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Welcome to the beautiful Mediterranean Islands of MALTA with breathtaking coastlines and clear calm waters. Here you can explore the colour, vision and life of the undersea world and let your senses absorb memories that will last a lifetime.

Scuba Diving in Malta is considered the best diving in the Mediterranean. The Maltese islands are blessed with warm temperatures, even in winter, clear, unpolluted seas, with visibility underwater in excess of thirty metres. Hundreds of kilometres of coastline, many of which are still unexplored, make the Maltese archipelago a favourite with adventurous divers.





History:  HMS Greetham (IMS34) Launched in 1955 Pennant Number M2632 and completed in 1955.  Built by Herd & Mckenzie and the parent firm who were responsible for supervising the constructions was Samuel White of Cowes, Isle of White.

The HMS Greetham was one of 93 ships of the Ham-class of inshore minesweepers, their names were all chosen from villages ending in -ham. This minesweeper was named after Greetham, Lincolnshire or Greetham, Rutland.
These inshore minesweepers were built in three slightly different sub-groups, the first sub-group being distinguished by pennant numbers beginning with 26- and the second and third sub-groups being distinguished by pennant numbers beginning with 27-. The 26- group were of composite construction (wood and non-ferrous metals and the 27- group were all-wooden, of which the third sub-group differed by having a prominent rubbing strake around the hull and slightly enlarged dimensions.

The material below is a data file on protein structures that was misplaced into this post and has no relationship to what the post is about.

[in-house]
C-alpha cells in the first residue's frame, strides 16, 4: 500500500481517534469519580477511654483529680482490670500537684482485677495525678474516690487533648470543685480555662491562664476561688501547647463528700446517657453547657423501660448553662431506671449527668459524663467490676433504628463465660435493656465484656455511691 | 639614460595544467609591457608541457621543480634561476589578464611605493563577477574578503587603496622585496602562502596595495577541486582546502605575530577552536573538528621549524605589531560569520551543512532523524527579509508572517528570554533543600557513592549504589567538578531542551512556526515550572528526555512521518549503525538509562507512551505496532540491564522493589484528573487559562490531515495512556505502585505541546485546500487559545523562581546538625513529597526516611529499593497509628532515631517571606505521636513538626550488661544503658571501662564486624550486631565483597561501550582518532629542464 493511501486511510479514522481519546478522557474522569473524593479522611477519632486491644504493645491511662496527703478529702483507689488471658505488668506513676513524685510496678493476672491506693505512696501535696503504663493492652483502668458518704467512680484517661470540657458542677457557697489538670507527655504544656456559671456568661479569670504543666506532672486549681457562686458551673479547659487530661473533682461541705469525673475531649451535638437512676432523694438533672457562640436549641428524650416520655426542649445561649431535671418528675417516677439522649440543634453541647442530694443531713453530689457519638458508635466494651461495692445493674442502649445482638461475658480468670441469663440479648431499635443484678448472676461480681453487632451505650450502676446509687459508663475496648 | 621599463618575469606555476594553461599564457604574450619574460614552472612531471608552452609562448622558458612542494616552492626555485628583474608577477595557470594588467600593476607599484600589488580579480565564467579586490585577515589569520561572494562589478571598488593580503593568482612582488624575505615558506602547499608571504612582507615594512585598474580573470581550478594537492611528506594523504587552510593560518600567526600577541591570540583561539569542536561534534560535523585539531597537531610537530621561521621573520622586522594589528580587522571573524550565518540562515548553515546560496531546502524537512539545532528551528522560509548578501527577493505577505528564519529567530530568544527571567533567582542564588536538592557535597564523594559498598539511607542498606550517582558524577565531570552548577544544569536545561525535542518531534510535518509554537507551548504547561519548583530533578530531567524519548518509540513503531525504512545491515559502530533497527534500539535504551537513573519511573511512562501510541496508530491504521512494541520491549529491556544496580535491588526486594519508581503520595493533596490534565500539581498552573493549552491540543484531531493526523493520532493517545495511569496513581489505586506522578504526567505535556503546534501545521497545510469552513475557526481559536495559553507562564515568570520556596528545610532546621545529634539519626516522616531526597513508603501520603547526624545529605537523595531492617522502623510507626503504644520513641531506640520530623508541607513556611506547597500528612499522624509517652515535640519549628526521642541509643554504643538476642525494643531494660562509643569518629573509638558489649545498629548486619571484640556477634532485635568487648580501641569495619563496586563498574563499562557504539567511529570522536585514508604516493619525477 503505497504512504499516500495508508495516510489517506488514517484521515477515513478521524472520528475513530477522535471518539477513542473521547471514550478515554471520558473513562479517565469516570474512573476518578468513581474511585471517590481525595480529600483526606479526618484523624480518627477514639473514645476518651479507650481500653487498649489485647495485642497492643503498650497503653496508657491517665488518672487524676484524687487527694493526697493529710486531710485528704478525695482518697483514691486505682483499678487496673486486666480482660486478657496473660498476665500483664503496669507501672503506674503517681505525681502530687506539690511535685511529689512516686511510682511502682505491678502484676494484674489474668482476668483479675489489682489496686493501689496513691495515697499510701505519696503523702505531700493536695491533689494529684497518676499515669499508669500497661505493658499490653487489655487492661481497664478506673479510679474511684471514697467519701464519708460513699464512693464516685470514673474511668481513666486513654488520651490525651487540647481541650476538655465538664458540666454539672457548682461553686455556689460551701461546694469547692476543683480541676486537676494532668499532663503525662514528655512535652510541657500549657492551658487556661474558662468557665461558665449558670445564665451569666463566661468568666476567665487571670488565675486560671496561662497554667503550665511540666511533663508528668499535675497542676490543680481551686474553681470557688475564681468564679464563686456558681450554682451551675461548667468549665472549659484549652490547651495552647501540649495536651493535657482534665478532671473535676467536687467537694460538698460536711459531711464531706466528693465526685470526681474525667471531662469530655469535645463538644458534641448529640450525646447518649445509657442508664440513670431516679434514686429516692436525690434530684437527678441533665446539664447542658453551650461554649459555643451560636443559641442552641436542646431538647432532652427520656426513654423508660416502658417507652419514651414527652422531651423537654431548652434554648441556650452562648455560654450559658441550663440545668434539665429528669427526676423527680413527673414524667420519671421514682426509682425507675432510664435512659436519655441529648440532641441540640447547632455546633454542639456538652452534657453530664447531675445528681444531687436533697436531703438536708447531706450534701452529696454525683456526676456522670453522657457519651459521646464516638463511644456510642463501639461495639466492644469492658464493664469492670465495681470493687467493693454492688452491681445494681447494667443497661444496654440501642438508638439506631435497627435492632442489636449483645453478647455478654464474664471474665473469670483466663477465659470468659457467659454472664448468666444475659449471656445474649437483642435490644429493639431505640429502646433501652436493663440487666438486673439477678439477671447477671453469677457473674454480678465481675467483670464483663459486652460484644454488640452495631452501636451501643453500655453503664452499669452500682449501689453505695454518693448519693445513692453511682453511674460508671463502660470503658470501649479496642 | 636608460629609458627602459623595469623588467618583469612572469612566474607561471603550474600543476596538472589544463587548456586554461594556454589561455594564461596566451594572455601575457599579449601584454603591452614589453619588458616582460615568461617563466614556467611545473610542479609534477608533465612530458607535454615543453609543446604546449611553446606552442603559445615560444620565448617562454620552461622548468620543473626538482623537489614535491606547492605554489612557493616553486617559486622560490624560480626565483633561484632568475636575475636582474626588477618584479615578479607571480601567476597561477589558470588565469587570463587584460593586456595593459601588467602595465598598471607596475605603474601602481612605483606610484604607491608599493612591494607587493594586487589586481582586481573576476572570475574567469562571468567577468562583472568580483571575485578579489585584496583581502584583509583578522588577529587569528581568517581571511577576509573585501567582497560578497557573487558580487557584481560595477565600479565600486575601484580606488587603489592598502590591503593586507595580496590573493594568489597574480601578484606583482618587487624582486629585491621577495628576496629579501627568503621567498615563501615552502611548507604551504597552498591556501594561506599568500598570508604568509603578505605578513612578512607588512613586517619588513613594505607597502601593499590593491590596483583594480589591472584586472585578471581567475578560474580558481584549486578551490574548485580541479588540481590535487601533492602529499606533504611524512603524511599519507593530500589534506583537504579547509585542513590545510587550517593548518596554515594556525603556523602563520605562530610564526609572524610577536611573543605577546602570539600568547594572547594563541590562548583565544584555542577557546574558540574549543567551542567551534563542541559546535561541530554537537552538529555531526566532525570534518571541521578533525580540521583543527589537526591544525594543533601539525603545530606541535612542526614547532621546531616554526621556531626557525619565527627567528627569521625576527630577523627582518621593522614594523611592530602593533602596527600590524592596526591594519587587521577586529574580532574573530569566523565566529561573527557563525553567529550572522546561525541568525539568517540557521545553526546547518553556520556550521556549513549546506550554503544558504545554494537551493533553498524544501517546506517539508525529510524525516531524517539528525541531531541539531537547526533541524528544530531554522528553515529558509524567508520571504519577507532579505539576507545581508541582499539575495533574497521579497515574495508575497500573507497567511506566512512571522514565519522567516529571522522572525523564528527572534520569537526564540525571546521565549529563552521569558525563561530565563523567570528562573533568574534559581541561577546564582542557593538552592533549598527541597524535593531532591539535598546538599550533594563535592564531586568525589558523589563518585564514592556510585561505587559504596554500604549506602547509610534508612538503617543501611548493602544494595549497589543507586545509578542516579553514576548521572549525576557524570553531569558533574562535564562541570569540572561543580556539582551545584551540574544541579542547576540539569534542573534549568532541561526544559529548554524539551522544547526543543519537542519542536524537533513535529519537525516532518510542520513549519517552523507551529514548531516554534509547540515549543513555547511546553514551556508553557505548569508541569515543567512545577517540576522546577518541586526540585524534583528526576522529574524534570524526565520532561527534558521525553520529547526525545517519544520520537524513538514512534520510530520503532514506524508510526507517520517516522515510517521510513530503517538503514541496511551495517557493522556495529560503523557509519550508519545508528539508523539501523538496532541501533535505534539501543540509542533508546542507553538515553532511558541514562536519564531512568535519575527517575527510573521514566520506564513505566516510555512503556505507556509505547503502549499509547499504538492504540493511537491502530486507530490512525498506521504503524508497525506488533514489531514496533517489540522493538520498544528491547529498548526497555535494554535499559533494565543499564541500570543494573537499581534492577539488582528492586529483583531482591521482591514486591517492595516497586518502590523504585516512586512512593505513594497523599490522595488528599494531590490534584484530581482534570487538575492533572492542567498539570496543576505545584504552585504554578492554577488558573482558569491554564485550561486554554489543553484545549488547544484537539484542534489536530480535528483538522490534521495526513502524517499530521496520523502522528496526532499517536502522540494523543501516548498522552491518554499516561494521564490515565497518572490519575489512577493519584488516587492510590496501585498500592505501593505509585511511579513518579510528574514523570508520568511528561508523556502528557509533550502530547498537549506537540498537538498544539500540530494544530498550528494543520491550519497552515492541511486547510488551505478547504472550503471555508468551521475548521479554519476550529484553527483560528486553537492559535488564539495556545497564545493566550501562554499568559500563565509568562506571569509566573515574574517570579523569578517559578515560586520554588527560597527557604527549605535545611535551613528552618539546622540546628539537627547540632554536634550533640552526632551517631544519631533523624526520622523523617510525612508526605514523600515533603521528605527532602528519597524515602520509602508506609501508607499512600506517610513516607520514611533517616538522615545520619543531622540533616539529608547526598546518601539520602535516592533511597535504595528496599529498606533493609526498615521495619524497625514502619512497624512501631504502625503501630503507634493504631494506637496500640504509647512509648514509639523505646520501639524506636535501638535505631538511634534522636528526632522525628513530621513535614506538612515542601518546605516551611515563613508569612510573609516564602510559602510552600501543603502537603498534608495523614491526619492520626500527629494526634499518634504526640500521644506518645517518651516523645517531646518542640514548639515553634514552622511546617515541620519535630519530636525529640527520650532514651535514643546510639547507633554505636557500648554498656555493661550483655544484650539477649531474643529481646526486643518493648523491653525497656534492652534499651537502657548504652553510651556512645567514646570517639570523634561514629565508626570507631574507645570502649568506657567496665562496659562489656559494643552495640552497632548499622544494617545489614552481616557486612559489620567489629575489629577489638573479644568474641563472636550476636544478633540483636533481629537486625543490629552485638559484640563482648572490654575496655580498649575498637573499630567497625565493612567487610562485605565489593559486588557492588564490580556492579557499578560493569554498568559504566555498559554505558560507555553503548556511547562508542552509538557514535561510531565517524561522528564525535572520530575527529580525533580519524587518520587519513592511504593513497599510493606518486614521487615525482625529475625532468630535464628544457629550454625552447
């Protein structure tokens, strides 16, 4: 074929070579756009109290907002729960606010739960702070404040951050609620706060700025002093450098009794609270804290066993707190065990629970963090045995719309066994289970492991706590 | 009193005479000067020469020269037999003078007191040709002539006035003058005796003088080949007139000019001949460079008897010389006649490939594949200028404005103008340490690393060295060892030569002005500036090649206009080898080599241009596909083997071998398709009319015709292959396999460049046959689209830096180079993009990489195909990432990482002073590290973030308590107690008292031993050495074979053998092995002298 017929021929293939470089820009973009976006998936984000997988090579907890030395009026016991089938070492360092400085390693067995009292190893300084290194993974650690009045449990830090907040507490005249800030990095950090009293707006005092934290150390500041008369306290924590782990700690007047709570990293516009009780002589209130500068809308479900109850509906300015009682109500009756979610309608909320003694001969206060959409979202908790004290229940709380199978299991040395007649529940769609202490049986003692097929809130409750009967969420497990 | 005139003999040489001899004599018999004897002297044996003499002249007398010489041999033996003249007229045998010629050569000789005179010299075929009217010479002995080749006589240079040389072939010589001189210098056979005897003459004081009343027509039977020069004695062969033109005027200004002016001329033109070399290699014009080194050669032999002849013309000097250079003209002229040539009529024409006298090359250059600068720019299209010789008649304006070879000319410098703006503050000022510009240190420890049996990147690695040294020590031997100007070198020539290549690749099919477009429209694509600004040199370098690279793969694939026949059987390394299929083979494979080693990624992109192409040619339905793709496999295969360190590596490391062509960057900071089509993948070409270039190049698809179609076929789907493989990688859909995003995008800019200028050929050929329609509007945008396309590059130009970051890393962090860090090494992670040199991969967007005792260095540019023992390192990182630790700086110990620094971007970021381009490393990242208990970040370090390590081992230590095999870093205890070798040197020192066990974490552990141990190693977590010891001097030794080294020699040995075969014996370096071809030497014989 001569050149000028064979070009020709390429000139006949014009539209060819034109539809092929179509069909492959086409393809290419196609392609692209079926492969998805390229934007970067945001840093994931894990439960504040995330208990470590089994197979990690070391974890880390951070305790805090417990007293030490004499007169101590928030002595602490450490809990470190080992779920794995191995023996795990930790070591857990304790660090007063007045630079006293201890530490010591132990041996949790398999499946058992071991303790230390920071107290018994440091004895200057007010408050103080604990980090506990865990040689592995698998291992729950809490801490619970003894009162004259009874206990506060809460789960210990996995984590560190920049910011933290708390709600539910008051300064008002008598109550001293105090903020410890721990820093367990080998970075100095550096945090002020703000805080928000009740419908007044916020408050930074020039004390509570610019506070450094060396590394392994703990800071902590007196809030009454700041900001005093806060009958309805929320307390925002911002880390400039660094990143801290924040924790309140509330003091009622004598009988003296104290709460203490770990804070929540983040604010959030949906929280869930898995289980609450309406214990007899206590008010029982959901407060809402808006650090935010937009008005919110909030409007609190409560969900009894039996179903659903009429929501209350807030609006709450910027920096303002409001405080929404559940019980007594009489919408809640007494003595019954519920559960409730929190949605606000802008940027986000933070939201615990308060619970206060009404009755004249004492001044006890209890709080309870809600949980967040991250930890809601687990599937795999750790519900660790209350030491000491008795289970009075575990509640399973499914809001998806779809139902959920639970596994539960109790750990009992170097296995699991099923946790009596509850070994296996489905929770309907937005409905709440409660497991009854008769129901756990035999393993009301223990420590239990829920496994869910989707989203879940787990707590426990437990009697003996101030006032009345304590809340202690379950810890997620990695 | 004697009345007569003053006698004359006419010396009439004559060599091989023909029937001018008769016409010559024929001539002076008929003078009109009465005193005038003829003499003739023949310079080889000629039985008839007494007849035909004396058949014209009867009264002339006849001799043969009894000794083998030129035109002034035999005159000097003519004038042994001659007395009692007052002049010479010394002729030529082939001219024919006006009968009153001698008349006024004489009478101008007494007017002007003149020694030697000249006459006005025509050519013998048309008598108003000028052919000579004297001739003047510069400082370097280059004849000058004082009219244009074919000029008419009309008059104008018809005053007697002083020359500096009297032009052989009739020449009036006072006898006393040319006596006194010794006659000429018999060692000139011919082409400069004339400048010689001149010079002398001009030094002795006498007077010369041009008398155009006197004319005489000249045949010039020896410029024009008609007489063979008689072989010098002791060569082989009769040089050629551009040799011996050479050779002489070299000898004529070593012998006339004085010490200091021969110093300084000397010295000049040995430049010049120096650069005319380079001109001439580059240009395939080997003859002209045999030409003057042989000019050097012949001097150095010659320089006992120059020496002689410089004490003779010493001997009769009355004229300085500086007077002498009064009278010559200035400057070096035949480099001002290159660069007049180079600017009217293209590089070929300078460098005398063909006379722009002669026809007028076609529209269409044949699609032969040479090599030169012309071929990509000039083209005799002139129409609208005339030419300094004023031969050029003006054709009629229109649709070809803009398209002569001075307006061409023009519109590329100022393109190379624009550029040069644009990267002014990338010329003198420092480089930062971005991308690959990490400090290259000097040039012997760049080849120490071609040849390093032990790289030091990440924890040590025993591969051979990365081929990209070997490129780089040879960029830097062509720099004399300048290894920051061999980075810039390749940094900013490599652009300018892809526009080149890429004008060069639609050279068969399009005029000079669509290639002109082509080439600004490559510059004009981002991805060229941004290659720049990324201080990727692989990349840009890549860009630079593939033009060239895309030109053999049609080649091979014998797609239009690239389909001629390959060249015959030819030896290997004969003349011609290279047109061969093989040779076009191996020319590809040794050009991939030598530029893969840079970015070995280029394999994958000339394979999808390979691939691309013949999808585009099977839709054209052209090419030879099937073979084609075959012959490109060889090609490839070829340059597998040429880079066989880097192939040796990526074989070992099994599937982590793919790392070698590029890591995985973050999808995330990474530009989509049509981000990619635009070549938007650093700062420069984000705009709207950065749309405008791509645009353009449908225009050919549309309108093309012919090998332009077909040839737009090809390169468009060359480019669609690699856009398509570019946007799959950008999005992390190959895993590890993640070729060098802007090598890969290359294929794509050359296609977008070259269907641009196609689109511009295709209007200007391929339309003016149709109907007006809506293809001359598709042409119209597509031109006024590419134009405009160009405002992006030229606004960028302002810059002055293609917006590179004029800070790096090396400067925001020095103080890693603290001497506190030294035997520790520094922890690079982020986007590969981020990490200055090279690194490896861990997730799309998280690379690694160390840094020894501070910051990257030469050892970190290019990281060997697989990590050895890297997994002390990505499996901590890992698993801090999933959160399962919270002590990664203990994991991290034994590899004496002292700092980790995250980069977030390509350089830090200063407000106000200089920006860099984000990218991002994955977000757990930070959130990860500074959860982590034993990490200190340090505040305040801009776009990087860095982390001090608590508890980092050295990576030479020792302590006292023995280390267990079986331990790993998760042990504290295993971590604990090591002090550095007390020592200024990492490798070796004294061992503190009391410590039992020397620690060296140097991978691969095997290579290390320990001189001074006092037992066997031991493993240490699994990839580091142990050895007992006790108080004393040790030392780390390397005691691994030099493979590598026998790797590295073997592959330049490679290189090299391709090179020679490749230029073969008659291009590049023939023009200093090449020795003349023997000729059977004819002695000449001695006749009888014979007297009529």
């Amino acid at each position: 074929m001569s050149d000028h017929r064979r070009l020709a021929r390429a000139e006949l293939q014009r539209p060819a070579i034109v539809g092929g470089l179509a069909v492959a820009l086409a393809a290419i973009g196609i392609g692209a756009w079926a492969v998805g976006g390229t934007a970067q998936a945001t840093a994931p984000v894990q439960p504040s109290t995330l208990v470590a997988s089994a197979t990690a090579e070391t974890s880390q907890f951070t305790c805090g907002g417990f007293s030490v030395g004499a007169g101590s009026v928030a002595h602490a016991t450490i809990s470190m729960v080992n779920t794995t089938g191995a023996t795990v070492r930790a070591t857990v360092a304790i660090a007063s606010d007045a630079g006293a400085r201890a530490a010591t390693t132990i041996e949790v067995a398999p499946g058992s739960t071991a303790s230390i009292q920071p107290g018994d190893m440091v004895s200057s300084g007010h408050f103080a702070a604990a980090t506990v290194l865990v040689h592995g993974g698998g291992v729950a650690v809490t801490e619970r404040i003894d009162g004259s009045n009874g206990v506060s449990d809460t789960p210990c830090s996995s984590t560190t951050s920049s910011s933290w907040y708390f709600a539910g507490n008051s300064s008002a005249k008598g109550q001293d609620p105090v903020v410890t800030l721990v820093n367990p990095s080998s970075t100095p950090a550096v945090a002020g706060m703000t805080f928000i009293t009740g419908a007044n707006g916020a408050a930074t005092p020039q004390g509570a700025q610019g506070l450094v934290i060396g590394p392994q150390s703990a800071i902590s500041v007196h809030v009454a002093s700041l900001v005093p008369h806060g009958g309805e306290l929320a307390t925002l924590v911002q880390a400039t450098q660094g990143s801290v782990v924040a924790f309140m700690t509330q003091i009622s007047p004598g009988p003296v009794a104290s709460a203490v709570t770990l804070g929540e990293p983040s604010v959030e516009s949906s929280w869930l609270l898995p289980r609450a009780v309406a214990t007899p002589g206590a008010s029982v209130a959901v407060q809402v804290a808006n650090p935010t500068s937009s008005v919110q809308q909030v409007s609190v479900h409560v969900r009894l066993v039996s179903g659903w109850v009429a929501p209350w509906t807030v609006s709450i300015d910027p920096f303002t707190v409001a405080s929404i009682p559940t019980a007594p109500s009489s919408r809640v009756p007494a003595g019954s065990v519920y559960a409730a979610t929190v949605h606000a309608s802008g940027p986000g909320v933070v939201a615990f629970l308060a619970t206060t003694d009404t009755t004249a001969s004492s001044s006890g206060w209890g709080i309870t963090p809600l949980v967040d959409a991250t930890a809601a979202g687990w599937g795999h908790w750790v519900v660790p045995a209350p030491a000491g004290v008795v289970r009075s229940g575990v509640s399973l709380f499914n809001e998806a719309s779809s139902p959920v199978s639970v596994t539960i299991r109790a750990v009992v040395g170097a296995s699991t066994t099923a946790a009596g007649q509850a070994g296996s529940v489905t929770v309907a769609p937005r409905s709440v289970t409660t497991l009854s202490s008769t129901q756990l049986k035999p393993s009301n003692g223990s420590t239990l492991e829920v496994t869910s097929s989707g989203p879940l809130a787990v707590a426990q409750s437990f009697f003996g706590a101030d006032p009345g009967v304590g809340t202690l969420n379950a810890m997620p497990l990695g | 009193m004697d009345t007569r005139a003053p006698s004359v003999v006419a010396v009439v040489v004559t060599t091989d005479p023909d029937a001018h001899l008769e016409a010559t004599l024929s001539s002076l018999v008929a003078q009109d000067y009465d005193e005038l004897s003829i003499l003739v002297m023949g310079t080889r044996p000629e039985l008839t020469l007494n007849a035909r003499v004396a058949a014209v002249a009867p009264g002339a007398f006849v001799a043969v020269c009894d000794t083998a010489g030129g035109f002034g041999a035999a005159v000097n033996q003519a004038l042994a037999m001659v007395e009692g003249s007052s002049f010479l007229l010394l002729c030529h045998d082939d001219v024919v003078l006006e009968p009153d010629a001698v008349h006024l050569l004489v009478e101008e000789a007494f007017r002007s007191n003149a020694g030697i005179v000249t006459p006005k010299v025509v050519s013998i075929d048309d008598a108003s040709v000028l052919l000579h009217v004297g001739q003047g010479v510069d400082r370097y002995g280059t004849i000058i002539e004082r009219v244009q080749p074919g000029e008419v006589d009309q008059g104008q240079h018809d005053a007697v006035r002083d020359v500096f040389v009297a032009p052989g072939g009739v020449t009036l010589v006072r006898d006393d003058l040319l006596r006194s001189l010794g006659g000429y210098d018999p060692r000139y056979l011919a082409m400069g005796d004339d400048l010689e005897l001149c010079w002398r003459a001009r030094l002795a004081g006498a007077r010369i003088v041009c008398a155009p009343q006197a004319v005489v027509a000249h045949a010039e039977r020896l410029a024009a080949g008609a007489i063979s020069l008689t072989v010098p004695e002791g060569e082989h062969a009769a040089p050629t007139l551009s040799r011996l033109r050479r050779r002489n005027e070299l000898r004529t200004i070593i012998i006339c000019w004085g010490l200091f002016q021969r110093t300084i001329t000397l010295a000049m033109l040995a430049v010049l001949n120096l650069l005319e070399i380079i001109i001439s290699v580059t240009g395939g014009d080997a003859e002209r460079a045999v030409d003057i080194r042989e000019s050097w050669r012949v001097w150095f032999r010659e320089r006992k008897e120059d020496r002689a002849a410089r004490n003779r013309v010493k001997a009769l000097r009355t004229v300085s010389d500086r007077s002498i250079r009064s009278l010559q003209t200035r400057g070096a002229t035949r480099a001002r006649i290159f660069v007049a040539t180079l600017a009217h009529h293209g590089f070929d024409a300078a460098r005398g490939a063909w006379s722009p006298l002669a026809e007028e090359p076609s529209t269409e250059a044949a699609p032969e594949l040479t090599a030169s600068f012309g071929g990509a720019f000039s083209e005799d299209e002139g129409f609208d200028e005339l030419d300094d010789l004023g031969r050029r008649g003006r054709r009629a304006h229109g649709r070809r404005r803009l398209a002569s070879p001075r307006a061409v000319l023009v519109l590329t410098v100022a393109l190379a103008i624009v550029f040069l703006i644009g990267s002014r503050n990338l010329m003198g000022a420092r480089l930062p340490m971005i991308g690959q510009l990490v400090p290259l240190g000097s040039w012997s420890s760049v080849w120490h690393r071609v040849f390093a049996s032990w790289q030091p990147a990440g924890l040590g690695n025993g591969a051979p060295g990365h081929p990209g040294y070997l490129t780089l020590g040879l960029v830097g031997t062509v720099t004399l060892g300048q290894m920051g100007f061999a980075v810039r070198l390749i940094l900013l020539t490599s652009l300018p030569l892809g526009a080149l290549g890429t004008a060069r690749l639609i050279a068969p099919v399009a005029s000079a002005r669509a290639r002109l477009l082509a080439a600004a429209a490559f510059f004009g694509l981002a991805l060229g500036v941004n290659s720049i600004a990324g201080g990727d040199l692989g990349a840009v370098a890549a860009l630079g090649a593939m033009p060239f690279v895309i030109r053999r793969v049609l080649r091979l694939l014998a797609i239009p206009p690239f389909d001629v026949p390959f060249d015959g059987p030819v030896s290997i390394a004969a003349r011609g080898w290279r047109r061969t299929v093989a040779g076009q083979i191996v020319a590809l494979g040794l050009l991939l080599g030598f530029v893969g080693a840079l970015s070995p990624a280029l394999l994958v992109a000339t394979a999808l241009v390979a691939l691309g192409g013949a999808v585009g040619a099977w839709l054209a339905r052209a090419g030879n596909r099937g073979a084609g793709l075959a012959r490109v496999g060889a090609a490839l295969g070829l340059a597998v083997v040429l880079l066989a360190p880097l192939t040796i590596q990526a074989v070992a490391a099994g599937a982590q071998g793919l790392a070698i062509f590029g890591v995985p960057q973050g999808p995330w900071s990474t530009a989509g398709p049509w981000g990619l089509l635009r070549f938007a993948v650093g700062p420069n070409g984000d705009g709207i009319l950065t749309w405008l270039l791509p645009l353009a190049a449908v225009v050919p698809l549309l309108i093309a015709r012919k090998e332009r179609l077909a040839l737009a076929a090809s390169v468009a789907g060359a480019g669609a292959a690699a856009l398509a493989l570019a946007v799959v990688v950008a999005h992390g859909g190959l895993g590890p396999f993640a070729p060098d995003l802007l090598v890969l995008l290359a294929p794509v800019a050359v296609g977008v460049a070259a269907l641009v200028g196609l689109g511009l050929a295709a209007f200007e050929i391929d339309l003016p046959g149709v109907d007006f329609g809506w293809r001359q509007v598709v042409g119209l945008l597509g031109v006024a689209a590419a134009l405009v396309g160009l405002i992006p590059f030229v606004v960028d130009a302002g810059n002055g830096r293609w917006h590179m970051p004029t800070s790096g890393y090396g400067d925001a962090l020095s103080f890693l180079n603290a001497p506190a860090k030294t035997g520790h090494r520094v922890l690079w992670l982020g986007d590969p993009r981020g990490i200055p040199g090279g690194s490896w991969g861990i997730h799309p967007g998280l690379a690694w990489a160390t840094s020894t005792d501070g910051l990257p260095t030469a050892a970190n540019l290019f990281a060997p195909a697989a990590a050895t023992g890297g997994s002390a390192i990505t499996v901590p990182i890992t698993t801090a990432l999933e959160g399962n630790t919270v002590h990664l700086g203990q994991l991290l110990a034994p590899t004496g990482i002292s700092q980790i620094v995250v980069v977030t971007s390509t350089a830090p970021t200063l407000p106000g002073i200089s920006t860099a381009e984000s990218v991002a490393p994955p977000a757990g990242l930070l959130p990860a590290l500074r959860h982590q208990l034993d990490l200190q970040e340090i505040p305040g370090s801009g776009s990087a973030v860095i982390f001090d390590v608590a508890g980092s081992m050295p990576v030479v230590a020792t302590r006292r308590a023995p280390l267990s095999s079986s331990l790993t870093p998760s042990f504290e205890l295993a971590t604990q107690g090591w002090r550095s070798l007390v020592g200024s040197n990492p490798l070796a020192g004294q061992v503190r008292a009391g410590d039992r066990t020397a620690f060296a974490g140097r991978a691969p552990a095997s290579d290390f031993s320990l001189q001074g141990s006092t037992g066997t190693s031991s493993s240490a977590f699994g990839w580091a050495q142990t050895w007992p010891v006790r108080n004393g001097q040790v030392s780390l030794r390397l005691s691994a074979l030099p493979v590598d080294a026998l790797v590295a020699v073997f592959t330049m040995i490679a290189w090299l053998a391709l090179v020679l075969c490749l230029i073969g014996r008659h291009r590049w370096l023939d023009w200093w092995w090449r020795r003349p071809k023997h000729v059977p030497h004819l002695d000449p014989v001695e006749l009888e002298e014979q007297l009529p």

The vessels displaced 164 tons fully laden and were armed with one 40 mm Bofors or 20 mm Oerlikon gun. They were 32.5 metres long overall by 6.4 metres beam. The construction was of wood to minimise magnetic signature. The crew complement was 15, rising to 22 in wartime.
The engines of this class were Paxman diesels, some of which were built under licence by Ruston and Hornsby of Lincoln. Each vessel had: two 12YHAXM (intercooled) for main propulsion, rated 550 bhp at 1,000 rpm, plus one 12YHAZ for pulse generation. Maximum speed was 14 knots (26 km/h) dropping to 9 knots (17 km/h) when mine sweeping.


The HMS Greetham was loaned to Libyan Navy as their first ships in 1963 and transferred permanently & renamed Zuara in September 1966 - Decommissioned in 1973.


Libyan Navy - Zuara


She was later acquired by a Maltese Tour Operator and re-named Lady Davina.

For some years she had a distinctive red and white Kit Kat paint scheme.

From 2007 onwards she was laid up in Sliema Creek awaiting her fate until one day it just sunk at its moorings. Beer Cans and Soft drinks are still in the Fridge! 

The wreck lies upright at 14metres on a sandy bottom  and has now become an artificial reef, a home to marine life and an abundance of nudibranchs.



Underwater Photos: Sharon Metson - Publio Attard


Divesubway.com - Subway Dive Centre 2007